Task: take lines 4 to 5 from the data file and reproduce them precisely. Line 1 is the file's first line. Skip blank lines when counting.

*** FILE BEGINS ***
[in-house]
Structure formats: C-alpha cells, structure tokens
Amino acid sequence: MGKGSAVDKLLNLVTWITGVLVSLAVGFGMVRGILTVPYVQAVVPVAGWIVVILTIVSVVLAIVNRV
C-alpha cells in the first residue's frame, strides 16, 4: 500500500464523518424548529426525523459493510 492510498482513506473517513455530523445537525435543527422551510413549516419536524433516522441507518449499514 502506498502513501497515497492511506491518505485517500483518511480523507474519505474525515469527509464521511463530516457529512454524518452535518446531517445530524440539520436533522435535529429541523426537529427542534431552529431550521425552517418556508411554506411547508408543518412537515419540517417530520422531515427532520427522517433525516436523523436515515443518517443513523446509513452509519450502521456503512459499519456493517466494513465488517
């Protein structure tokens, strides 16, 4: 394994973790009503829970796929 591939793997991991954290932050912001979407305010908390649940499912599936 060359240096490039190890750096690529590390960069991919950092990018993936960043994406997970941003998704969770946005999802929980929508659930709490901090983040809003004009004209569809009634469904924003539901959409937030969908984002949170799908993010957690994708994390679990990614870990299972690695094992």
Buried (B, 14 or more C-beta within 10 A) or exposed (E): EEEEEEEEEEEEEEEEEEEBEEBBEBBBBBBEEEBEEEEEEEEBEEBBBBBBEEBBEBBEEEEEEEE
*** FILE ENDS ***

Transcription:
C-alpha cells in the first residue's frame, strides 16, 4: 500500500464523518424548529426525523459493510 492510498482513506473517513455530523445537525435543527422551510413549516419536524433516522441507518449499514 502506498502513501497515497492511506491518505485517500483518511480523507474519505474525515469527509464521511463530516457529512454524518452535518446531517445530524440539520436533522435535529429541523426537529427542534431552529431550521425552517418556508411554506411547508408543518412537515419540517417530520422531515427532520427522517433525516436523523436515515443518517443513523446509513452509519450502521456503512459499519456493517466494513465488517
């Protein structure tokens, strides 16, 4: 394994973790009503829970796929 591939793997991991954290932050912001979407305010908390649940499912599936 060359240096490039190890750096690529590390960069991919950092990018993936960043994406997970941003998704969770946005999802929980929508659930709490901090983040809003004009004209569809009634469904924003539901959409937030969908984002949170799908993010957690994708994390679990990614870990299972690695094992």